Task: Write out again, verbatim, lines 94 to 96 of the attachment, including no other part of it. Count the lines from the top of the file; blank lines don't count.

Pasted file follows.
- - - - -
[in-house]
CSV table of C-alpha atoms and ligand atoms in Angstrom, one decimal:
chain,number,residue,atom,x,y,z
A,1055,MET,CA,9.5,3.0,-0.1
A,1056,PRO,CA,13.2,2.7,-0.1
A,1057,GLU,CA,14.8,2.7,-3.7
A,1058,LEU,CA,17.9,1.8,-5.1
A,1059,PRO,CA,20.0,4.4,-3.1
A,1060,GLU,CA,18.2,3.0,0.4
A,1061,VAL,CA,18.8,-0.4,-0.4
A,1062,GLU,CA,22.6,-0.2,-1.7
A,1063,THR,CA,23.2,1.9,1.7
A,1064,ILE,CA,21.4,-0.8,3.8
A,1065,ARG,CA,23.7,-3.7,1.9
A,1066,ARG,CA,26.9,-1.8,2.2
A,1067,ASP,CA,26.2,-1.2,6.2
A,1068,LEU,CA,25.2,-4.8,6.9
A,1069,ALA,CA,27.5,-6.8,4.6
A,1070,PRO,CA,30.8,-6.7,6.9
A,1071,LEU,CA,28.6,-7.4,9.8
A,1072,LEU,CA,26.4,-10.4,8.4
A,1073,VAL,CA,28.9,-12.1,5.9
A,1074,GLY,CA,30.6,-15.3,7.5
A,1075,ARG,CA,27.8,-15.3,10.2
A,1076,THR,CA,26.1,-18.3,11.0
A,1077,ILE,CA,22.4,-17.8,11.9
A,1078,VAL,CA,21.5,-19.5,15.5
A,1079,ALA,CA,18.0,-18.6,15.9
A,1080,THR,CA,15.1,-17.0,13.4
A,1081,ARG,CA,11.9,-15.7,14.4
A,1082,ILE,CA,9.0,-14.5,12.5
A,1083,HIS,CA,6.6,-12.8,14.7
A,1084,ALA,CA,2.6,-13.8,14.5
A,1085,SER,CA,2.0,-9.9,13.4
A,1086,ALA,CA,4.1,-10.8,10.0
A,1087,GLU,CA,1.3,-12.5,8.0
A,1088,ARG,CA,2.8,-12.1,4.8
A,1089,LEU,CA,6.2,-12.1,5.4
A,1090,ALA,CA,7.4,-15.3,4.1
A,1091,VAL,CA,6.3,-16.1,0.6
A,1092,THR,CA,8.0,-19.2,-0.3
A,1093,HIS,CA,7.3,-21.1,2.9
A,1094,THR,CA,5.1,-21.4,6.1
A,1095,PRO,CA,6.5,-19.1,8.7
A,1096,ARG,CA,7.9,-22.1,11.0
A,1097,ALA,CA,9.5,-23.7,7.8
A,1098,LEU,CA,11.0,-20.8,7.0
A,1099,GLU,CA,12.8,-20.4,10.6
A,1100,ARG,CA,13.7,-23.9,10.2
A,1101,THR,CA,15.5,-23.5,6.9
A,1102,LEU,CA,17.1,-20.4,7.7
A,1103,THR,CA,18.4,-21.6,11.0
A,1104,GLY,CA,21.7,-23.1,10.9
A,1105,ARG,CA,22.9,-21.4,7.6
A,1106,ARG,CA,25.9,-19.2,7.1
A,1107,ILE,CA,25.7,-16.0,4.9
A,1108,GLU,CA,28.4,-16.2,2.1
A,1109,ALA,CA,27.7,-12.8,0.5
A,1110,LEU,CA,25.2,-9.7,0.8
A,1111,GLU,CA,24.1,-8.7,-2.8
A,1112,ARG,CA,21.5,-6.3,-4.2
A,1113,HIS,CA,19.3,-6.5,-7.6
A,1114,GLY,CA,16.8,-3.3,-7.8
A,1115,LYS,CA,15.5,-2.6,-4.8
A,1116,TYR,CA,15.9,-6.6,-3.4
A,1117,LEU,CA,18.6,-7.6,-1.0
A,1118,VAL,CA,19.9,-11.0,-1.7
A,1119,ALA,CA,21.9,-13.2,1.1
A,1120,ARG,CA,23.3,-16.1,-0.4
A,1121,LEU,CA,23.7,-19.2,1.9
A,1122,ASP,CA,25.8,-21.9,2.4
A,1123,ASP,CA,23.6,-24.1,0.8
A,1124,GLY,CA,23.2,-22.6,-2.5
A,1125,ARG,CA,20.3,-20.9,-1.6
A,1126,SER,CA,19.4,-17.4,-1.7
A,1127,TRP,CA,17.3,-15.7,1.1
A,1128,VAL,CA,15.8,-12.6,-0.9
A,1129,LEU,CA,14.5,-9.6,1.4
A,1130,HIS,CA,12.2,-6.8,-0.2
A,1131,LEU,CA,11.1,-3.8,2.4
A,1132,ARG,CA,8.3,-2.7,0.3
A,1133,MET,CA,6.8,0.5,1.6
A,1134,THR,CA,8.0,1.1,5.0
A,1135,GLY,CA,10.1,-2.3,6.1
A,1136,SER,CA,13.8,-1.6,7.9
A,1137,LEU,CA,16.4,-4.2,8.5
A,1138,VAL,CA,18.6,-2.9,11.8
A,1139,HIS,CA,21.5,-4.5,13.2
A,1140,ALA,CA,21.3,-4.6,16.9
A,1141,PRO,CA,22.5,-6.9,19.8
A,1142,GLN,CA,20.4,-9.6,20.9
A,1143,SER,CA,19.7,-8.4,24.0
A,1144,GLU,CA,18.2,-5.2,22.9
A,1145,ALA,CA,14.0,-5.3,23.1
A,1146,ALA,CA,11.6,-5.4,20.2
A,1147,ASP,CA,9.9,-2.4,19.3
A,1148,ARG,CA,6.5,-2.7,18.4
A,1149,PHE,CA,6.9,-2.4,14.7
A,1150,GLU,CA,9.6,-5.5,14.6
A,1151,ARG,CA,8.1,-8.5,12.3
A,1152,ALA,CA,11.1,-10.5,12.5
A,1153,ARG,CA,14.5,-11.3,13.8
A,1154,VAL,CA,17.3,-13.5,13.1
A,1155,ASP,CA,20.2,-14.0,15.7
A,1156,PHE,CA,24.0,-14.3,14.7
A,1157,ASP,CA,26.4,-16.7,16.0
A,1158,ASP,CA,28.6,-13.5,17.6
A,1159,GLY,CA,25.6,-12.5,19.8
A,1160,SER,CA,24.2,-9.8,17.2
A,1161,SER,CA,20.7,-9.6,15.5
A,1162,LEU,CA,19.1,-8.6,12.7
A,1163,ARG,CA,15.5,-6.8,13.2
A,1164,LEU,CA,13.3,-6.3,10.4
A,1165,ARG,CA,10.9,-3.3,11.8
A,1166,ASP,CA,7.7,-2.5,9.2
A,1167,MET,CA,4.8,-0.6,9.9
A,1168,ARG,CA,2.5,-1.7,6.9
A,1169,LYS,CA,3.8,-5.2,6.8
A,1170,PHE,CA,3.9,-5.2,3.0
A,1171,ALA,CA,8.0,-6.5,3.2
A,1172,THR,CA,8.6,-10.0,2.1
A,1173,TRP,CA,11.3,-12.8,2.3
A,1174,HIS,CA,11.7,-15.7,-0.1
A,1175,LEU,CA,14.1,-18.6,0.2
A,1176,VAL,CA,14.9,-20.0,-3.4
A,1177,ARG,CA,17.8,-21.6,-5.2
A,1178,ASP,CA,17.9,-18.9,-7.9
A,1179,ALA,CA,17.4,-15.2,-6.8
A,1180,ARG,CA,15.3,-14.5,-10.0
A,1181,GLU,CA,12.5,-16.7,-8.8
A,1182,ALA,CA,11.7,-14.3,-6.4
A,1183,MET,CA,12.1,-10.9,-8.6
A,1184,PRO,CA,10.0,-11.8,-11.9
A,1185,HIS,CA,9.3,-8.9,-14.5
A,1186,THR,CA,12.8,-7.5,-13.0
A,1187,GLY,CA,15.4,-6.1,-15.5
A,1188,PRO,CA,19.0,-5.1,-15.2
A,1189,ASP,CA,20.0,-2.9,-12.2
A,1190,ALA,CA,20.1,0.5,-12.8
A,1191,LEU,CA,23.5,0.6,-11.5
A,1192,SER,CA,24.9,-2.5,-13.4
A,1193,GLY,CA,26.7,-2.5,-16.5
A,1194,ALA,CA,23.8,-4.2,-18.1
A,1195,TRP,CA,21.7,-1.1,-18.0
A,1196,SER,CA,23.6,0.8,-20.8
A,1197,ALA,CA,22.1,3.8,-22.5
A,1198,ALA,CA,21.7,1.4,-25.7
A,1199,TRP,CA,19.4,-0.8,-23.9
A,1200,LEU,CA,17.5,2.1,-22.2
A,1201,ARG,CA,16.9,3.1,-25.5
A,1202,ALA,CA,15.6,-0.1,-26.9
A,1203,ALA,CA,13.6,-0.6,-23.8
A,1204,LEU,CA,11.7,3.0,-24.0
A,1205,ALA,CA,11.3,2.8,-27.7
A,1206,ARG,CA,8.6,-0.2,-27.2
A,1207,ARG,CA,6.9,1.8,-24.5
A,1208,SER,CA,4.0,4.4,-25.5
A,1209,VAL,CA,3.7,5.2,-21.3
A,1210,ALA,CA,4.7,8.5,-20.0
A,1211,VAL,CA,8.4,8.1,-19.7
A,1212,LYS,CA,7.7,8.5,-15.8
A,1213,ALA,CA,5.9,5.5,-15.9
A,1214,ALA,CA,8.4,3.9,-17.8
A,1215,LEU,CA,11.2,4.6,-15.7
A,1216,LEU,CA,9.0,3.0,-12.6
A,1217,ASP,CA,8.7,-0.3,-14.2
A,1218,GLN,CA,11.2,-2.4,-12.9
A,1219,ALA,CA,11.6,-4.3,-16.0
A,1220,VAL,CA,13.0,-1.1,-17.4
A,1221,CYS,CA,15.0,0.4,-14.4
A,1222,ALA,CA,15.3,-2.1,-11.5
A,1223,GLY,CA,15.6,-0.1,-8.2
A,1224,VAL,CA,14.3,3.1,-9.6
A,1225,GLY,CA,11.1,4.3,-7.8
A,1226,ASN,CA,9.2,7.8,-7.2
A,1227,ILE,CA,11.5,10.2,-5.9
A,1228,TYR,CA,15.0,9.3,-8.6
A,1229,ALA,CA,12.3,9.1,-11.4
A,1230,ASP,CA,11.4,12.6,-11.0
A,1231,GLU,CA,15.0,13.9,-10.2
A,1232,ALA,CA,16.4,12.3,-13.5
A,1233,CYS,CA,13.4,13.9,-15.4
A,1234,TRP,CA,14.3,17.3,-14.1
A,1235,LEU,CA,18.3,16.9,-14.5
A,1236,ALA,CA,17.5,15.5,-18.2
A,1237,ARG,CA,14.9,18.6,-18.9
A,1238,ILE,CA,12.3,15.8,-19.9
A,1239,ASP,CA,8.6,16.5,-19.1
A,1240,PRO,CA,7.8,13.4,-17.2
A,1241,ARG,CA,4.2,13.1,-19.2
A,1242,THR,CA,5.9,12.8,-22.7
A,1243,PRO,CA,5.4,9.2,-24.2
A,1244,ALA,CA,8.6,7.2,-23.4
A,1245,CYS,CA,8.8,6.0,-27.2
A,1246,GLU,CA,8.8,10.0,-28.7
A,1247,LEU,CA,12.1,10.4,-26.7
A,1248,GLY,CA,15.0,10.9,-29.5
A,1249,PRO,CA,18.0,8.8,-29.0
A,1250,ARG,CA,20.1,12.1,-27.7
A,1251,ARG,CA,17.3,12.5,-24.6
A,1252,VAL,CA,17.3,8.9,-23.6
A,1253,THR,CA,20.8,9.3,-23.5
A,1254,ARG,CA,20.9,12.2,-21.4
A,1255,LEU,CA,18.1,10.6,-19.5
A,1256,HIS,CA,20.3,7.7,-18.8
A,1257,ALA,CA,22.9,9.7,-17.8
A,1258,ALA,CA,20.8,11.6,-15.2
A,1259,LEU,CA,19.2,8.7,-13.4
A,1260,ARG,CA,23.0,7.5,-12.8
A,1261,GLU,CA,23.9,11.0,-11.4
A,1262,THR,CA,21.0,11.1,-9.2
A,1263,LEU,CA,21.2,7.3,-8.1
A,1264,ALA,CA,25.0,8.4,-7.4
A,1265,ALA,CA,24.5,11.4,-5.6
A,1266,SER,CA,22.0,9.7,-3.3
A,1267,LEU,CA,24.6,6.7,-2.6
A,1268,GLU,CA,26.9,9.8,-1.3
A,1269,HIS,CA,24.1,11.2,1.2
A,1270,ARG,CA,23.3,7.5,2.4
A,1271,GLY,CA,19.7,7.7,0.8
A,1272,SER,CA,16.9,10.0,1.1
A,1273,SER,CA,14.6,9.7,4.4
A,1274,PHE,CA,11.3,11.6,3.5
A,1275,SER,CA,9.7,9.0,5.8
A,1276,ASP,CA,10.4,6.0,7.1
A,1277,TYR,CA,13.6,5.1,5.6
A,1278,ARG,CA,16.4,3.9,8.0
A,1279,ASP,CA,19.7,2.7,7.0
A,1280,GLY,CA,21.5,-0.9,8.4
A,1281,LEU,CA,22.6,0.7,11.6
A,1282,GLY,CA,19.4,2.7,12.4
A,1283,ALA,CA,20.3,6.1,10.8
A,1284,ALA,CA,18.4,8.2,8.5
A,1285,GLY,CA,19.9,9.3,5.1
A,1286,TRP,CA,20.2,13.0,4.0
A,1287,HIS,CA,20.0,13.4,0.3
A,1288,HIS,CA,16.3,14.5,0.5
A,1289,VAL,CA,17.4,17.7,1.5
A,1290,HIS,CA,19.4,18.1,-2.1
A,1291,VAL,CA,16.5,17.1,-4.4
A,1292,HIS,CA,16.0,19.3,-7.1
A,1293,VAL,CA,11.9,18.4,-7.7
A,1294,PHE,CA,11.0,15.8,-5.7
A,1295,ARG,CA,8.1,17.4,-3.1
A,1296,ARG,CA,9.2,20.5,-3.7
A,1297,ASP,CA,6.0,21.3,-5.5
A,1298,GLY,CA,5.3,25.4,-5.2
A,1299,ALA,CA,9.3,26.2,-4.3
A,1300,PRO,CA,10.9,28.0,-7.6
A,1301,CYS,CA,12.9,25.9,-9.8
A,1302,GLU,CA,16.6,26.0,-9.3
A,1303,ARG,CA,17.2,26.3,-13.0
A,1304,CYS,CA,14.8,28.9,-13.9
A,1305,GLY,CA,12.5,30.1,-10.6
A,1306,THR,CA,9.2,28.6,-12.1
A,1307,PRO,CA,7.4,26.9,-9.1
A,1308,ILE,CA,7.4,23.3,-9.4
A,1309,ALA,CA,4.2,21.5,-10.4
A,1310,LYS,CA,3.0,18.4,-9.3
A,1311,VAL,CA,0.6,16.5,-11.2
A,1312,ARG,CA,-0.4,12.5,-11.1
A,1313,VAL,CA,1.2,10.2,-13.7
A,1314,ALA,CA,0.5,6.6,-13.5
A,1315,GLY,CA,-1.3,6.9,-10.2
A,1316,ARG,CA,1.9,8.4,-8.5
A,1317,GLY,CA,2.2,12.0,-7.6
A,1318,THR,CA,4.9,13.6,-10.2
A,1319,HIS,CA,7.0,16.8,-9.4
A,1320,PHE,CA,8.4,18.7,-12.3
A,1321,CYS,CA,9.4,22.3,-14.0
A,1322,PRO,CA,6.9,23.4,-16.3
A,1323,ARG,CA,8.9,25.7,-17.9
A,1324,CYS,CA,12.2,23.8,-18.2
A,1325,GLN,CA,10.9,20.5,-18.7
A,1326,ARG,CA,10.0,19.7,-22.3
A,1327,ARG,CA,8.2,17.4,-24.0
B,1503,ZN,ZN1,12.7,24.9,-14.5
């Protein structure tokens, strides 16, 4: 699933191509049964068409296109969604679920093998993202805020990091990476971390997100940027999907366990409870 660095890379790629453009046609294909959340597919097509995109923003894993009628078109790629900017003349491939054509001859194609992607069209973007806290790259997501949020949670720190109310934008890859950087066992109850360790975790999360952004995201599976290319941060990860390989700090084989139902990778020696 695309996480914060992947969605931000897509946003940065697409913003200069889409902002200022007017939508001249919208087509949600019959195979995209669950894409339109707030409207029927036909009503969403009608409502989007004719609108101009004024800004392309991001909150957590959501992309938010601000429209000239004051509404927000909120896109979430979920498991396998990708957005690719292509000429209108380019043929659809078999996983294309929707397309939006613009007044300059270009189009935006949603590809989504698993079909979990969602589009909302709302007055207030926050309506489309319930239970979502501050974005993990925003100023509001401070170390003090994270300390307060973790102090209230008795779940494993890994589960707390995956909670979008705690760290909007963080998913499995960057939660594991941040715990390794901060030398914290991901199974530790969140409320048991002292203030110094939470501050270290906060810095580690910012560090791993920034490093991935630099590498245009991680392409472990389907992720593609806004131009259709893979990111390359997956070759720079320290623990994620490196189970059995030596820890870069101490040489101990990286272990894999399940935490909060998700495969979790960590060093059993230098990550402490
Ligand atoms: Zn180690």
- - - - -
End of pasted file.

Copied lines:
A,1145,ALA,CA,14.0,-5.3,23.1
A,1146,ALA,CA,11.6,-5.4,20.2
A,1147,ASP,CA,9.9,-2.4,19.3